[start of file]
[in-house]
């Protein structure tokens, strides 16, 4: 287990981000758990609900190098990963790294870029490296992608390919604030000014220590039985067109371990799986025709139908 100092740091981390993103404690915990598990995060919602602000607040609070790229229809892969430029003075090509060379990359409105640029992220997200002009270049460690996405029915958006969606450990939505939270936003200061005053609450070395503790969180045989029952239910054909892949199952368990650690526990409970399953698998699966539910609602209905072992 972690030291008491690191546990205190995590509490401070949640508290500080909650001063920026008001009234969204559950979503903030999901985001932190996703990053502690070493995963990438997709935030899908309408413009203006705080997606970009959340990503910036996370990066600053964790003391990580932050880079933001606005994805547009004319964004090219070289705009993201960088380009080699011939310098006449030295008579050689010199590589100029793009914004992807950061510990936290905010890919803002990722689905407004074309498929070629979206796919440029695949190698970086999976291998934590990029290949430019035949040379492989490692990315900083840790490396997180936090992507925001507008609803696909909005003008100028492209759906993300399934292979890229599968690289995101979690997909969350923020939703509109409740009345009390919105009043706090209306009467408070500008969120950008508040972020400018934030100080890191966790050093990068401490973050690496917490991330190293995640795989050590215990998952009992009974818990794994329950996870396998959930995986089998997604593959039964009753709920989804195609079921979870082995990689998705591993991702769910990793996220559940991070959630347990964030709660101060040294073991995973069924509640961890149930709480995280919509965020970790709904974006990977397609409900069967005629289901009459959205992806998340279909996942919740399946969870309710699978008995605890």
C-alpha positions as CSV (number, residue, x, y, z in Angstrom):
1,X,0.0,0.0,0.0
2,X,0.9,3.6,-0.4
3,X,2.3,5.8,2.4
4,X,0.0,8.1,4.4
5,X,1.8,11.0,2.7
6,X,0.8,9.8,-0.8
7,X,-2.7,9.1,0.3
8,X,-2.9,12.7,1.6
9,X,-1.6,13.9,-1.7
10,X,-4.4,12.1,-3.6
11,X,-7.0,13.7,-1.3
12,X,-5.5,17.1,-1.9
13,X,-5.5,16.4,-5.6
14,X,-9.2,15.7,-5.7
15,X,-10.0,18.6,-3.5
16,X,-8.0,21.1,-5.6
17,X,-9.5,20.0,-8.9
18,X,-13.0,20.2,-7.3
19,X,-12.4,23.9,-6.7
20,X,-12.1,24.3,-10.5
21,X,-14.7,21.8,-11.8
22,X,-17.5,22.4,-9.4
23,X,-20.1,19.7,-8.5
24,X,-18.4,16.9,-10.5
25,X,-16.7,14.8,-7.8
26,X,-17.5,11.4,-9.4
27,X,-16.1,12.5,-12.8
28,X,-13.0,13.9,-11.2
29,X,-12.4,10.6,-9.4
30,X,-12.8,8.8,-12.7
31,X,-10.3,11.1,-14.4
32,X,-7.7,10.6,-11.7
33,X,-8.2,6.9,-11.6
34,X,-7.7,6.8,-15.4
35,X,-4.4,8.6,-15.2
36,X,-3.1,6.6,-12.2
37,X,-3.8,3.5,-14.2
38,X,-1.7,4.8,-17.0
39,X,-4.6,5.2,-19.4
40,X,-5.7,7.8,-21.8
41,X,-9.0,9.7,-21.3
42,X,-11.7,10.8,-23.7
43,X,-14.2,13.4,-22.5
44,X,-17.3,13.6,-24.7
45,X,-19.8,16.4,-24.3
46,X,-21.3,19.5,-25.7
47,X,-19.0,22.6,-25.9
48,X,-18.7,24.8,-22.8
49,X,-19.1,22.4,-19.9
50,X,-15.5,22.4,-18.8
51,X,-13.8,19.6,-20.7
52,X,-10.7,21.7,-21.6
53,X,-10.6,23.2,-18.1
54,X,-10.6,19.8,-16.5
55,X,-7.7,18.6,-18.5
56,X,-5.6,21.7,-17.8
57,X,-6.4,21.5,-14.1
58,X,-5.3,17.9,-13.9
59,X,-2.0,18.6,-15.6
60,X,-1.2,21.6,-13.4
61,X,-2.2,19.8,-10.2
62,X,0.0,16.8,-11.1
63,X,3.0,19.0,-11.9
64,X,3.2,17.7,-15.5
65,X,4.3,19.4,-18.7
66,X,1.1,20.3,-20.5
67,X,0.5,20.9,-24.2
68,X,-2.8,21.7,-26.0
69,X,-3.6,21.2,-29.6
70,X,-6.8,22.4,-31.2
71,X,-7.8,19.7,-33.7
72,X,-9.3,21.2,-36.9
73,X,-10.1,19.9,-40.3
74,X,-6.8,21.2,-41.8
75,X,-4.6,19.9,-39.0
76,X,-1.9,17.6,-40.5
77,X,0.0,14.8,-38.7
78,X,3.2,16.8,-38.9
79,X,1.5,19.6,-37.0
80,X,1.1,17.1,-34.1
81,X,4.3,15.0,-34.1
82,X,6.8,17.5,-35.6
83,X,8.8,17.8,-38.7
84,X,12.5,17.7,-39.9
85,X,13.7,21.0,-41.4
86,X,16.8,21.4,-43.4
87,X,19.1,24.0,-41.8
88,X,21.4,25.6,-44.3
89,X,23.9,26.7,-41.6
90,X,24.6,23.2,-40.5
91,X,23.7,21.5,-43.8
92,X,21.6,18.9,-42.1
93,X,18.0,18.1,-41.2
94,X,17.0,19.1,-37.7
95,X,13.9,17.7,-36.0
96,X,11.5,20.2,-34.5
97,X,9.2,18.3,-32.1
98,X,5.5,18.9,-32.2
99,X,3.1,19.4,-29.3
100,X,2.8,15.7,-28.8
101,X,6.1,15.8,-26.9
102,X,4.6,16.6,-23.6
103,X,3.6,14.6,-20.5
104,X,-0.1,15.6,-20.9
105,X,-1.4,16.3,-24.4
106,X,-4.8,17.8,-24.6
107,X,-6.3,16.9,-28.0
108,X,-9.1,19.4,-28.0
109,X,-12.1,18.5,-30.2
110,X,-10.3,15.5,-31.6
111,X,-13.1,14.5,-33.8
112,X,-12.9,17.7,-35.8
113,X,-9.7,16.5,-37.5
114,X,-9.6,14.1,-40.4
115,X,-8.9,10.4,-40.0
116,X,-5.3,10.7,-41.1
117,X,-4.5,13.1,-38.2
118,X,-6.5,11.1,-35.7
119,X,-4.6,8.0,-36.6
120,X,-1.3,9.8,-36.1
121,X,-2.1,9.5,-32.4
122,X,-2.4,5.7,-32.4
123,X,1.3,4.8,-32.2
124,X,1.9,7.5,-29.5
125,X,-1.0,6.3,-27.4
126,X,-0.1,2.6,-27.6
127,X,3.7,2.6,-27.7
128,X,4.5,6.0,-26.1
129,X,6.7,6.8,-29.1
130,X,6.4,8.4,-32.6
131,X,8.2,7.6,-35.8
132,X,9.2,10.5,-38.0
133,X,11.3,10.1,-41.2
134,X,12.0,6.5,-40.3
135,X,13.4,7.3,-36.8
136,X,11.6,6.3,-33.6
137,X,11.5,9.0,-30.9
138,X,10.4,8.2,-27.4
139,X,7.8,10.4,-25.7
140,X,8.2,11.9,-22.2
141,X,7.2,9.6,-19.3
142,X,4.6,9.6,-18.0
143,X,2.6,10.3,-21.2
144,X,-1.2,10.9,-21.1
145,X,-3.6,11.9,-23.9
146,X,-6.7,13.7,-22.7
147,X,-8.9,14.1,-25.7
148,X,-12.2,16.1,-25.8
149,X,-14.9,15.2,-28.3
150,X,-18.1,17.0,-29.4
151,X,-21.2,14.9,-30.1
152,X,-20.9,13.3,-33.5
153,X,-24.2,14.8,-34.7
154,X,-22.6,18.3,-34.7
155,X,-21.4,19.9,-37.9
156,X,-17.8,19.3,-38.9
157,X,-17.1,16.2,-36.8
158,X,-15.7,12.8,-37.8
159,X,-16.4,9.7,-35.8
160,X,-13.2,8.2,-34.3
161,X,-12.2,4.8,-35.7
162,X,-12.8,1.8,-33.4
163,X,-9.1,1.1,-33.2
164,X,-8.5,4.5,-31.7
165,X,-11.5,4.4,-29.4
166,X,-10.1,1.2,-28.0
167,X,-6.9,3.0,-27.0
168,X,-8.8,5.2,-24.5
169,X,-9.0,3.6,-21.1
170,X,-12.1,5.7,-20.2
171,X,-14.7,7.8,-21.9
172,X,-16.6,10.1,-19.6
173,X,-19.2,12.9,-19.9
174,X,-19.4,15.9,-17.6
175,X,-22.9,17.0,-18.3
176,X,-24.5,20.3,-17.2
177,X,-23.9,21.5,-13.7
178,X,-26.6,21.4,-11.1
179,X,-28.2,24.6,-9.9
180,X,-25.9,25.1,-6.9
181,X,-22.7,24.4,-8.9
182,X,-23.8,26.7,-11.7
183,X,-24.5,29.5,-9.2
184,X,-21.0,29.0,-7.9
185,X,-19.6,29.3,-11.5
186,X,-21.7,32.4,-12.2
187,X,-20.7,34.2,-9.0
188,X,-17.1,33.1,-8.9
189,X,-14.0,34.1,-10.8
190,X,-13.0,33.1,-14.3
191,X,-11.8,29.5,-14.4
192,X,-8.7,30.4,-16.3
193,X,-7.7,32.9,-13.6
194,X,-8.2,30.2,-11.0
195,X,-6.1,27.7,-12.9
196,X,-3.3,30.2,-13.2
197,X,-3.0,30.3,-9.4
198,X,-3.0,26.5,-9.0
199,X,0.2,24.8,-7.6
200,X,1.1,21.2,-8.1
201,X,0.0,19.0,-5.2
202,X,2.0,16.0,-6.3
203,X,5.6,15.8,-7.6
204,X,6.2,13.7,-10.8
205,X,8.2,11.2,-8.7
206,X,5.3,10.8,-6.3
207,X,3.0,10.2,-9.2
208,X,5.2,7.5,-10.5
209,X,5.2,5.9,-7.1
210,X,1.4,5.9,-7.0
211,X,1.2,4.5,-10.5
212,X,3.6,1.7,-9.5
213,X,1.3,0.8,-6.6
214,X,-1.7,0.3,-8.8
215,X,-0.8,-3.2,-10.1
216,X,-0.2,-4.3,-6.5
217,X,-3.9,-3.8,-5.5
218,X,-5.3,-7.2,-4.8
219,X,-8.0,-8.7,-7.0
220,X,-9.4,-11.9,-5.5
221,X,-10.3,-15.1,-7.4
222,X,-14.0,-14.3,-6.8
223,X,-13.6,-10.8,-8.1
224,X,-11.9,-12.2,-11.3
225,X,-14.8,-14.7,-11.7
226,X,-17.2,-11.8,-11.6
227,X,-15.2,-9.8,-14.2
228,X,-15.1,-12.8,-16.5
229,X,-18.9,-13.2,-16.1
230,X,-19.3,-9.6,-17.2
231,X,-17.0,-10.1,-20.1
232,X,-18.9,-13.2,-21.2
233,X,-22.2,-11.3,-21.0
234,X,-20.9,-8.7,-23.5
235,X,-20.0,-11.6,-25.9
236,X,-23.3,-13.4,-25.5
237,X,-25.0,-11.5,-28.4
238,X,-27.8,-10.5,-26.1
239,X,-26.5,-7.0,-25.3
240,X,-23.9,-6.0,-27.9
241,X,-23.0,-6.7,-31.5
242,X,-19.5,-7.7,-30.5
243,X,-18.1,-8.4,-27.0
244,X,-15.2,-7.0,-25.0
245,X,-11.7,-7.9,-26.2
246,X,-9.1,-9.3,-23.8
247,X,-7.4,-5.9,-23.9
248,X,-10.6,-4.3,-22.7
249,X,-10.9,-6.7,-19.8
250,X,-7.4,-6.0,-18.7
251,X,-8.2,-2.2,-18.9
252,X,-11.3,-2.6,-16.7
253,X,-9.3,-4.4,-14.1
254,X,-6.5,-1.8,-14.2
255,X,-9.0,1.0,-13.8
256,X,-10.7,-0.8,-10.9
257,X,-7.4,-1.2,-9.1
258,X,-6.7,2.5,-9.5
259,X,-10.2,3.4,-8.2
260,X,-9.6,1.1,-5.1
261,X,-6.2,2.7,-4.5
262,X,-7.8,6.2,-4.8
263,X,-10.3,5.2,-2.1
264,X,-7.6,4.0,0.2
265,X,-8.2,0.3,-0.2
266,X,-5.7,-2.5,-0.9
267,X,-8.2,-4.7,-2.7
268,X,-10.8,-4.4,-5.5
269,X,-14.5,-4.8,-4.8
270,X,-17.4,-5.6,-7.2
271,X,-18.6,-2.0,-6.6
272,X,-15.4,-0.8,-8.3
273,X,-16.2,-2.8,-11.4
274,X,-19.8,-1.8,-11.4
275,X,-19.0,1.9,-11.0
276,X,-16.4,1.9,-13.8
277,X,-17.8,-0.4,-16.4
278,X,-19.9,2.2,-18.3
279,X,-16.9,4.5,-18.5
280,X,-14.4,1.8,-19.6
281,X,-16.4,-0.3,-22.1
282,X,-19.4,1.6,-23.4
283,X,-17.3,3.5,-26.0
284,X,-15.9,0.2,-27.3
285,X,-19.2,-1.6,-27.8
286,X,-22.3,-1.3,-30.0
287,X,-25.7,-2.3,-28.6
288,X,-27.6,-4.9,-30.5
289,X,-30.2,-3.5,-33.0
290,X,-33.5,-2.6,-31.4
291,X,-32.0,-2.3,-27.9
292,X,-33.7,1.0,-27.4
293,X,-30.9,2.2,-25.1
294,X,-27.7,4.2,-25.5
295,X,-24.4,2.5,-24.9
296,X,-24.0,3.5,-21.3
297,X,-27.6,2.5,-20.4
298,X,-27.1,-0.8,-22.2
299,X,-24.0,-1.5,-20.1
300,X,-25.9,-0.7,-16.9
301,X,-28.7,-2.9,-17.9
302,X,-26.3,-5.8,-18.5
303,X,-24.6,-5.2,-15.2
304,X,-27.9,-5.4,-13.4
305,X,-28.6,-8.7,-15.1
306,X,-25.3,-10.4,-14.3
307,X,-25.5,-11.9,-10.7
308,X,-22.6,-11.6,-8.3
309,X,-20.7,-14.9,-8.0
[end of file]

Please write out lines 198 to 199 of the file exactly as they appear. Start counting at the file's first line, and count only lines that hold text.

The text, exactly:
195,X,-6.1,27.7,-12.9
196,X,-3.3,30.2,-13.2